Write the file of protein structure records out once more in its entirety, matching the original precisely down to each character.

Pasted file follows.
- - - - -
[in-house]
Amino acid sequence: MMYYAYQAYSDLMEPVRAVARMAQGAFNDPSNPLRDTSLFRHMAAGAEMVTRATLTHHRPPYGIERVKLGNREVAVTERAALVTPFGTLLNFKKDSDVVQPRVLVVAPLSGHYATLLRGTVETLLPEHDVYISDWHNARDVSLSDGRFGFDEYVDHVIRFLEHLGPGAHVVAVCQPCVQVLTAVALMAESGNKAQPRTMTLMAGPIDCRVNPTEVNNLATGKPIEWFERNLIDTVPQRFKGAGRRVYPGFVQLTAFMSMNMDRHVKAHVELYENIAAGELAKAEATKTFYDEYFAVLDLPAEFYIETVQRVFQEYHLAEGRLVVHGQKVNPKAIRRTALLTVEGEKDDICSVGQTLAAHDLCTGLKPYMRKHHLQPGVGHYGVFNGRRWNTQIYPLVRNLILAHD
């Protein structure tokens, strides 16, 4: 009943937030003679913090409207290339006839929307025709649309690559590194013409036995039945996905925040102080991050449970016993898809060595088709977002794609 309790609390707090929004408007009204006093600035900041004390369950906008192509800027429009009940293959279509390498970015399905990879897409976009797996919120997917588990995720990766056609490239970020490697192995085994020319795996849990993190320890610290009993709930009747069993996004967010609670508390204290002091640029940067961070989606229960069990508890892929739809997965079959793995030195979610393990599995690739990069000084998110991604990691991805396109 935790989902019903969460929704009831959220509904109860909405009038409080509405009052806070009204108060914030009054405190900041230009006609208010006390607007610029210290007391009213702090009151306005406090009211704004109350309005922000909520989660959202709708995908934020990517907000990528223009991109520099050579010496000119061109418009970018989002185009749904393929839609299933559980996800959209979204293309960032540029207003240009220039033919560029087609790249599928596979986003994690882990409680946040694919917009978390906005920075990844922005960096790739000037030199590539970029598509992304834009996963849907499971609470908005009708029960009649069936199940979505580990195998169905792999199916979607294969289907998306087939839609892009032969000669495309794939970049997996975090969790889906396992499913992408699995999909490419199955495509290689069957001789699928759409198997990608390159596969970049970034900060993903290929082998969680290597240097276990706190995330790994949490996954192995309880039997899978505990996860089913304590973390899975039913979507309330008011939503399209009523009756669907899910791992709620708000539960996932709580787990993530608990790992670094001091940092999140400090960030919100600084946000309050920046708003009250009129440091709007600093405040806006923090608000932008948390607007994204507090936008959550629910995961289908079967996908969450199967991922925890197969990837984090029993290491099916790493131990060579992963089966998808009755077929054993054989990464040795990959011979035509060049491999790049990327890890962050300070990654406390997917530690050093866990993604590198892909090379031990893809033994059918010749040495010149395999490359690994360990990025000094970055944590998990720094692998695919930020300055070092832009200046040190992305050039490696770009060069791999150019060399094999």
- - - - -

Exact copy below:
[in-house]
Amino acid sequence: MMYYAYQAYSDLMEPVRAVARMAQGAFNDPSNPLRDTSLFRHMAAGAEMVTRATLTHHRPPYGIERVKLGNREVAVTERAALVTPFGTLLNFKKDSDVVQPRVLVVAPLSGHYATLLRGTVETLLPEHDVYISDWHNARDVSLSDGRFGFDEYVDHVIRFLEHLGPGAHVVAVCQPCVQVLTAVALMAESGNKAQPRTMTLMAGPIDCRVNPTEVNNLATGKPIEWFERNLIDTVPQRFKGAGRRVYPGFVQLTAFMSMNMDRHVKAHVELYENIAAGELAKAEATKTFYDEYFAVLDLPAEFYIETVQRVFQEYHLAEGRLVVHGQKVNPKAIRRTALLTVEGEKDDICSVGQTLAAHDLCTGLKPYMRKHHLQPGVGHYGVFNGRRWNTQIYPLVRNLILAHD
């Protein structure tokens, strides 16, 4: 009943937030003679913090409207290339006839929307025709649309690559590194013409036995039945996905925040102080991050449970016993898809060595088709977002794609 309790609390707090929004408007009204006093600035900041004390369950906008192509800027429009009940293959279509390498970015399905990879897409976009797996919120997917588990995720990766056609490239970020490697192995085994020319795996849990993190320890610290009993709930009747069993996004967010609670508390204290002091640029940067961070989606229960069990508890892929739809997965079959793995030195979610393990599995690739990069000084998110991604990691991805396109 935790989902019903969460929704009831959220509904109860909405009038409080509405009052806070009204108060914030009054405190900041230009006609208010006390607007610029210290007391009213702090009151306005406090009211704004109350309005922000909520989660959202709708995908934020990517907000990528223009991109520099050579010496000119061109418009970018989002185009749904393929839609299933559980996800959209979204293309960032540029207003240009220039033919560029087609790249599928596979986003994690882990409680946040694919917009978390906005920075990844922005960096790739000037030199590539970029598509992304834009996963849907499971609470908005009708029960009649069936199940979505580990195998169905792999199916979607294969289907998306087939839609892009032969000669495309794939970049997996975090969790889906396992499913992408699995999909490419199955495509290689069957001789699928759409198997990608390159596969970049970034900060993903290929082998969680290597240097276990706190995330790994949490996954192995309880039997899978505990996860089913304590973390899975039913979507309330008011939503399209009523009756669907899910791992709620708000539960996932709580787990993530608990790992670094001091940092999140400090960030919100600084946000309050920046708003009250009129440091709007600093405040806006923090608000932008948390607007994204507090936008959550629910995961289908079967996908969450199967991922925890197969990837984090029993290491099916790493131990060579992963089966998808009755077929054993054989990464040795990959011979035509060049491999790049990327890890962050300070990654406390997917530690050093866990993604590198892909090379031990893809033994059918010749040495010149395999490359690994360990990025000094970055944590998990720094692998695919930020300055070092832009200046040190992305050039490696770009060069791999150019060399094999």